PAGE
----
In early fall 2018, we surveyed our members about what our priorities should be in supporting recreational riding. What we heard is that involvement in land use planning issues, such as the current Bighorn Country Proposal, is overwhelmingly important to equestrians.
Backcountry and recreational riders greatly value the ability to enjoy visits to areas like the Bighorn. Protecting the natural state of this area is highly important to equestrians from all corners of the province, as is protecting access to these areas that have been used by generations of equestrians.
When the Bighorn Country Proposal was announced, along with public information and consultation plans, we not only alerted members, but also set out to fully understand what it would mean for equestrians.
Amidst all the social media hype and controversies, we wanted to focus on the facts. Here is what we have learned so far:
The current round of public consultations is building on work from May 2014 under the North Saskatchewan River Regional Plan (NSRRP), as well as earlier work, which expressed concern about the Bighorn Country and set the groundwork for the current proposal. It is not a new initiative per se, but is a further step in planning around this area.
This round of public information and consultation sessions is only the first regarding Bighorn Country with the focus solely on proposed legal designations and boundaries, such as for provincial recreation areas and new provincial parks. Details of almost any future change to use, rules, fees or similar items will be discussed in future consultations with various user groups, including AEF. As additional consultations take place, we at AEF will continue to represent and advocate for the best interests of equestrians.
Since being announced, we have also received some key questions and concerns from the membership, and have done our best to find the answers. This is what we have obtained thus far:
Will equestrians be able to ride off designated trails and continue to random camp in the proposed Bighorn Wildland Provincial Park? Despite what the Survey Website says, we have learned that yes, they will. Random camping will need to be more than 1 km away from designated campsites.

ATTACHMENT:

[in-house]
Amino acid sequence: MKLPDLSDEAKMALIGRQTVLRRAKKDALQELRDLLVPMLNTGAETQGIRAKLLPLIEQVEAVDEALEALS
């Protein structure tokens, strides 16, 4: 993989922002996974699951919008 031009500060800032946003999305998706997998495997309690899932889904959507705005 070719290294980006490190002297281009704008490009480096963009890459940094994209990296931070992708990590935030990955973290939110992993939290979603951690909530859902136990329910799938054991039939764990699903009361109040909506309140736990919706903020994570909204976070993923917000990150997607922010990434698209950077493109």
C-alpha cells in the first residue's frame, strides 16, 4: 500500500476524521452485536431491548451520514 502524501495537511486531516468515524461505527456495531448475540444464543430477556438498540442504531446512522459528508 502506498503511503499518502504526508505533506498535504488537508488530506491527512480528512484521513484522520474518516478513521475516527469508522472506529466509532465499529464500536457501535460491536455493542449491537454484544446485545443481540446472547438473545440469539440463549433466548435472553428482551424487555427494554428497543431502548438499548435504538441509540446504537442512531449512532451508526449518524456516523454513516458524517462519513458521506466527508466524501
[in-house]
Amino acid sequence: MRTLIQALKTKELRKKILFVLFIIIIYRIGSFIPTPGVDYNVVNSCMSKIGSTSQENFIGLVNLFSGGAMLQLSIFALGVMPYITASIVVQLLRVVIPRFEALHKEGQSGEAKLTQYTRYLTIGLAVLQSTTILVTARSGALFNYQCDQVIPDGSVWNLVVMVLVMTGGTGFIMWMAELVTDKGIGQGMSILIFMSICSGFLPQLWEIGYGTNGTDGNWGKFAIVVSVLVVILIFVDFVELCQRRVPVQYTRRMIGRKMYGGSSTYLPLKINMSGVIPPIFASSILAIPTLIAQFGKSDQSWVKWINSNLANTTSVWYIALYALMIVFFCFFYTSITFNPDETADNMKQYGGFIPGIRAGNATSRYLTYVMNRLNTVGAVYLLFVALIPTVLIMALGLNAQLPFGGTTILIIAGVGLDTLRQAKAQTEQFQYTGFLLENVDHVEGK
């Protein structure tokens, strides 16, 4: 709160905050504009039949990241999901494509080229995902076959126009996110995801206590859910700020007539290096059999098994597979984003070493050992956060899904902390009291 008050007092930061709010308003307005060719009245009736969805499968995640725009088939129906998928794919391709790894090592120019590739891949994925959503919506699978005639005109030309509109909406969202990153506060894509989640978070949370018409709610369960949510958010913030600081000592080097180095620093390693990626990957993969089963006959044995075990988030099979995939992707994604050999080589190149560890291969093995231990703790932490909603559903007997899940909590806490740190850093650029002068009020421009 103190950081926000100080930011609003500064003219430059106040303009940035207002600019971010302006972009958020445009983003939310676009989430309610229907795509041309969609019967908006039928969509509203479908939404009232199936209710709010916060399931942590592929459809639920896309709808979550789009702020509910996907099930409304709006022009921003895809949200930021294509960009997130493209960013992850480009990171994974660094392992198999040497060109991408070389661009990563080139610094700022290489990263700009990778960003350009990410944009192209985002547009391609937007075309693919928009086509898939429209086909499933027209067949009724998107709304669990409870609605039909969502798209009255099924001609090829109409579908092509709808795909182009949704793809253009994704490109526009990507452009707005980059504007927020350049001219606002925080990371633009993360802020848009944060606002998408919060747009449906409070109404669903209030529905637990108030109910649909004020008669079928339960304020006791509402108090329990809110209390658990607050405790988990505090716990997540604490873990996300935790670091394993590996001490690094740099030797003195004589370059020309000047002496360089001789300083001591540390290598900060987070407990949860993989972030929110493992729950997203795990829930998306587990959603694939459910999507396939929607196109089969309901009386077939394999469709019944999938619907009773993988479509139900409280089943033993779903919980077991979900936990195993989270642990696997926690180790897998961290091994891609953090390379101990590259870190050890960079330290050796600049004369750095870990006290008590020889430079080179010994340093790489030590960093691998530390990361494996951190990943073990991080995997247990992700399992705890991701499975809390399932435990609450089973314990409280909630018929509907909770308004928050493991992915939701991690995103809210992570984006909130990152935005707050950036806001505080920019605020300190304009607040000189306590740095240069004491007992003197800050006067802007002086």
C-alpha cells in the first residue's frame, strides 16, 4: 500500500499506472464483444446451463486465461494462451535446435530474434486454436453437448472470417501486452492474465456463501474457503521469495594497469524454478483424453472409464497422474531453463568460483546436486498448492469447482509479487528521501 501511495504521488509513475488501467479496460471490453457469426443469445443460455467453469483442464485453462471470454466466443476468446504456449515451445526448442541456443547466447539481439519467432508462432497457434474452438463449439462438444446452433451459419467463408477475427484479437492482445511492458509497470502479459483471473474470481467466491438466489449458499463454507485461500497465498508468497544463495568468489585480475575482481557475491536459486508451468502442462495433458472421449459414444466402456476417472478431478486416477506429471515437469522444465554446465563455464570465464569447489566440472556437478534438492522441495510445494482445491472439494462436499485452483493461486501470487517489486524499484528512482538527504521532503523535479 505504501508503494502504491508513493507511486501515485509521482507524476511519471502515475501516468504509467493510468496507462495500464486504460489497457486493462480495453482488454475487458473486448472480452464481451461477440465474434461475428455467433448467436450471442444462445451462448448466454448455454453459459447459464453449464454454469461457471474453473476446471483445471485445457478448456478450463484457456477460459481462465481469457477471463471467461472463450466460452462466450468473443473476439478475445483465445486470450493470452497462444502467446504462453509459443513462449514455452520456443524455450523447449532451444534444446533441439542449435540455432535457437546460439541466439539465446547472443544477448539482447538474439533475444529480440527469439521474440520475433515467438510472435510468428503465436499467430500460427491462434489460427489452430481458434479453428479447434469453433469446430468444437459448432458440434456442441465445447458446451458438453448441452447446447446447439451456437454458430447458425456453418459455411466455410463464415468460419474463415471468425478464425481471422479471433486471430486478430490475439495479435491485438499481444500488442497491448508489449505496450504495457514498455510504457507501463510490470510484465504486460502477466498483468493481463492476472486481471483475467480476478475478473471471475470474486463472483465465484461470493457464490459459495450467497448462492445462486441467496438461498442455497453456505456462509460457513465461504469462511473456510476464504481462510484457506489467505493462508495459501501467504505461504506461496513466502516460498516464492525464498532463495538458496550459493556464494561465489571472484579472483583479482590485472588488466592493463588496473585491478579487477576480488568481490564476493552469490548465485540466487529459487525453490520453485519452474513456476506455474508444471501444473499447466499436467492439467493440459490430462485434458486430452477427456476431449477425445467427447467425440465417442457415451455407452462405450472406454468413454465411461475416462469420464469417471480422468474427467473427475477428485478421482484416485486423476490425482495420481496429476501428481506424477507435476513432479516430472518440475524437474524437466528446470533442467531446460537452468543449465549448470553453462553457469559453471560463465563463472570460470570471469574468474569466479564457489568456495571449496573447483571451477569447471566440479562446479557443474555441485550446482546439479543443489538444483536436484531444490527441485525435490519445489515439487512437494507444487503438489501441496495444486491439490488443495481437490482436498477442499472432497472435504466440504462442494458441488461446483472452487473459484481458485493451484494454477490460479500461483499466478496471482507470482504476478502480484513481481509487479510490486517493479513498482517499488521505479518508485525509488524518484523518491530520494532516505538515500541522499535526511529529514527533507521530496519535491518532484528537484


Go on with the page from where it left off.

Will we still be able to ride with our dogs, especially those that we have carefully trained to stay with us and behave in all situations? No, not in the proposed Bighorn Wildland Provincial Park, unless they are leashed 100% of the time. This will also be the case in the three proposed Provincial Recreation Areas
Will Eagle Creek Campground in the proposed Ya Ha Tinda Provincial Park be upgraded similar to sites like Little Elbow Equestrian? Only if we, as a user group, request that. Currently, government is working with the volunteers that now manage that facility. Their view is that the existing system there works very well.
Will these proposed changes result in user fees and new costs for us to visit this area? In some cases, quite likely, especially in front country campgrounds and facilities in the proposed David Thompson and North Saskatchewan River Provincial Parks. However, in the more rustic locations with very basic facilities, user fees are unlikely to be needed.
On behalf of our members and the equestrian community, we are engaged in this and other land use consultations that affect equestrians, but we urge all Albertans to learn about the Bighorn Country Proposal and to participate in the current online survey at talkaep.alberta.ca. Survey closes on February 15, 2019.